Want to be a Writer? Don’t Have a Backup.

Tell your parents you dream of being a successful writer (or actor, artist, filmmaker, etc.) and, after they hopefully give some encouraging words, you’re bound to hear, “That’s great, but you should have a backup.”

We all know what that means. Few people make a living pursuing a creative career, they’re thinking, so you better have an alternative career path lined up when you inevitably fail.

But I’m here to tell you that you can’t fail at any artistic pursuit. Your first or tenth novel might never see the light of day, but if you keep honing your craft and putting words to the page, you’re allowed to put “writer” on your business cards. That means you don’t need a backup!

Now, I want to be clear, that doesn’t mean you don’t need another job. A backup is something you do after you fail at your first pursuit. A job is something that brings in money and other positive benefits while you’re a writer. (If it doesn’t, you should get a different job!) There’s nothing wrong with that. Many successful writers have held down other jobs. Kurt Vonnegut still worked as a car dealer after publishing his first novel. Philip Glass was a plumber while he composed music. Many successful writers continue to teach. A second job can provide community, inspiration, and interesting characters. It can keep you sane and get you out in the world instead of insolated in your home with your cat and laptop your only friends. Spending 40 hours a week writing is likely to make you crazy. You don’t want to end up like Jack Torrance, do you?

So, when you’re working on a report for your boss, serving up coffee at Starbucks, or suiting up as a professional wrestler instead of working on your next book, embrace your situation. Your job isn’t a backup, it’s a lifestyle choice.

Happy Writing,

Kelee

 

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Hot For Teacher… Or Student

“Elena could be the best student in the department but she gets distracted easily.”

“You mean by Dr. Stewart?” I immediately regretted bringing him up. The last thing I wanted to know about was a sordid departmental affair.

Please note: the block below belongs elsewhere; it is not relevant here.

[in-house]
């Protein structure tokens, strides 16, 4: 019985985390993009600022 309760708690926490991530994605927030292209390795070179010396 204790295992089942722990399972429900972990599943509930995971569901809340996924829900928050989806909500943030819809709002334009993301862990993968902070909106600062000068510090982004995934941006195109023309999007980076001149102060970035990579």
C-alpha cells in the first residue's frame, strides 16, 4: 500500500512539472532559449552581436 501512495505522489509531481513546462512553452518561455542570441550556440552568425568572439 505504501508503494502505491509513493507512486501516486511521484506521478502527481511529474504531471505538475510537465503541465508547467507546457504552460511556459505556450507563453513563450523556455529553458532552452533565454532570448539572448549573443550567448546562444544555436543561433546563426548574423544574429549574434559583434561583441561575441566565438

Nina smiled. “She’s not too subtle about it, is she?”

“Does she stand a chance?”

Nina looked at me a moment, as if considering how much to share. “I don’t know.”

The man made me want to throw up. “It doesn’t seem very ethical, getting involved with one of your students.”

“Dr. Stewart never has a relationship with a student he advises.”

“But anyone else is fair game?”

“I think you’re judging him too harshly. He never makes promises or shows favoritism.”

I was surprised by Nina’s naiveté. “Does he pass out his ground rules with the syllabus?” I said. “’Here’s what you can expect when you sleep with me.’”

She offered me an odd little smile, as if I was the naïve one. “He’s always very honest about his feelings, though I’m sure some women still fall in love with him.”

–excerpt from Goddess

When I first created the character of Dr. Ashland Stewart, I knew I wanted him to have a history of dating much younger students. It would make Julia Nelson, a 40-something mother of three, even more incredulous of the evidence that his lust was now directed towards her. But I was concerned that some readers might be turned off by the hunky archeologist’s professional ethics.

None of my beta readers seemed bothered by Dr. Stewart’s past, but a real-life professor–Laura Kipnis from Northwestern University–received a very different reaction when she defended professor/student romances in an article in The Chronicle of Higher Education. Two students filed a Title IX complaint against her, claiming that her article created a “chilling atmosphere” on reporting sexual assaults.

I’ve certainly had my share of crushes on teachers. A few of them may have had an interest in me, though I was too shy to consider that possibility. Would I have been worse off if I had slept with them? Sometimes yes, when I wasn’t ready to hold my own in a relationship with someone older. But at other times, I could see where taking a relationship from the classroom to the bedroom could have been an opportunity for a lot of fun as well as a great deal of personal growth.

My point is, while some sexual relationships (i.e children and adults) are clearly wrong and imbalanced, it’s unfair to make sweeping indictments when a student and teacher who are both adults want to continue their education between the sheets.

Best Wishes,

Kelee